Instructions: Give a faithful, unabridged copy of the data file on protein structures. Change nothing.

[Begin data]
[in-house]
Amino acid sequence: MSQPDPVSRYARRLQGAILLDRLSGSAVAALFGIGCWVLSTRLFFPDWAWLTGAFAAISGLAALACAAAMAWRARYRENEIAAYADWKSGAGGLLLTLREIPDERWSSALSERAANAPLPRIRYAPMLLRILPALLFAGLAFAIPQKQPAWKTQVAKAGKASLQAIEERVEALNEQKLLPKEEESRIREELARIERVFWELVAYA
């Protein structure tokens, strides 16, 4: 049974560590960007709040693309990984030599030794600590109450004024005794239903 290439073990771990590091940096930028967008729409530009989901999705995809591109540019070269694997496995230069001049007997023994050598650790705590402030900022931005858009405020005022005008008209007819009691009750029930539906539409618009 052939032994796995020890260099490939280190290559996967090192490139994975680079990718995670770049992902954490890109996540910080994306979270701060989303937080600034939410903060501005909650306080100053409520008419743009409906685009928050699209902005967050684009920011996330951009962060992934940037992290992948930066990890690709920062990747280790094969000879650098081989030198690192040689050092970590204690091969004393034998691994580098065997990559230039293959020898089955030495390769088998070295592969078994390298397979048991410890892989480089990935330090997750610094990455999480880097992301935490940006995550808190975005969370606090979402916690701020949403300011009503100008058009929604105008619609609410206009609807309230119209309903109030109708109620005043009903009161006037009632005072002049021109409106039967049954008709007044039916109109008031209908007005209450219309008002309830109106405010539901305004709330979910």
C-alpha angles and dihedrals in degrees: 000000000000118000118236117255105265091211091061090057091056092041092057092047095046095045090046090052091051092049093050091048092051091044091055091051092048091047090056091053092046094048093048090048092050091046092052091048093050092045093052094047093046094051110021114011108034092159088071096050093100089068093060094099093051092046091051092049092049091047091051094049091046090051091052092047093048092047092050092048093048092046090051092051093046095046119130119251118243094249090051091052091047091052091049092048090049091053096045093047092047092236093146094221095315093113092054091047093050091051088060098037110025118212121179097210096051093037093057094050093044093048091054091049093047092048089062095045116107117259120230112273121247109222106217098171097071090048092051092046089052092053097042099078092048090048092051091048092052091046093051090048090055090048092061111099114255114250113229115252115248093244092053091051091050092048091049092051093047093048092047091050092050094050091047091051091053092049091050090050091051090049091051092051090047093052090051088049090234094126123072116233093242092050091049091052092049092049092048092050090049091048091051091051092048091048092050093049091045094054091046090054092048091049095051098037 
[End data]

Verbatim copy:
[in-house]
Amino acid sequence: MSQPDPVSRYARRLQGAILLDRLSGSAVAALFGIGCWVLSTRLFFPDWAWLTGAFAAISGLAALACAAAMAWRARYRENEIAAYADWKSGAGGLLLTLREIPDERWSSALSERAANAPLPRIRYAPMLLRILPALLFAGLAFAIPQKQPAWKTQVAKAGKASLQAIEERVEALNEQKLLPKEEESRIREELARIERVFWELVAYA
């Protein structure tokens, strides 16, 4: 049974560590960007709040693309990984030599030794600590109450004024005794239903 290439073990771990590091940096930028967008729409530009989901999705995809591109540019070269694997496995230069001049007997023994050598650790705590402030900022931005858009405020005022005008008209007819009691009750029930539906539409618009 052939032994796995020890260099490939280190290559996967090192490139994975680079990718995670770049992902954490890109996540910080994306979270701060989303937080600034939410903060501005909650306080100053409520008419743009409906685009928050699209902005967050684009920011996330951009962060992934940037992290992948930066990890690709920062990747280790094969000879650098081989030198690192040689050092970590204690091969004393034998691994580098065997990559230039293959020898089955030495390769088998070295592969078994390298397979048991410890892989480089990935330090997750610094990455999480880097992301935490940006995550808190975005969370606090979402916690701020949403300011009503100008058009929604105008619609609410206009609807309230119209309903109030109708109620005043009903009161006037009632005072002049021109409106039967049954008709007044039916109109008031209908007005209450219309008002309830109106405010539901305004709330979910």
C-alpha angles and dihedrals in degrees: 000000000000118000118236117255105265091211091061090057091056092041092057092047095046095045090046090052091051092049093050091048092051091044091055091051092048091047090056091053092046094048093048090048092050091046092052091048093050092045093052094047093046094051110021114011108034092159088071096050093100089068093060094099093051092046091051092049092049091047091051094049091046090051091052092047093048092047092050092048093048092046090051092051093046095046119130119251118243094249090051091052091047091052091049092048090049091053096045093047092047092236093146094221095315093113092054091047093050091051088060098037110025118212121179097210096051093037093057094050093044093048091054091049093047092048089062095045116107117259120230112273121247109222106217098171097071090048092051092046089052092053097042099078092048090048092051091048092052091046093051090048090055090048092061111099114255114250113229115252115248093244092053091051091050092048091049092051093047093048092047091050092050094050091047091051091053092049091050090050091051090049091051092051090047093052090051088049090234094126123072116233093242092050091049091052092049092049092048092050090049091048091051091051092048091048092050093049091045094054091046090054092048091049095051098037 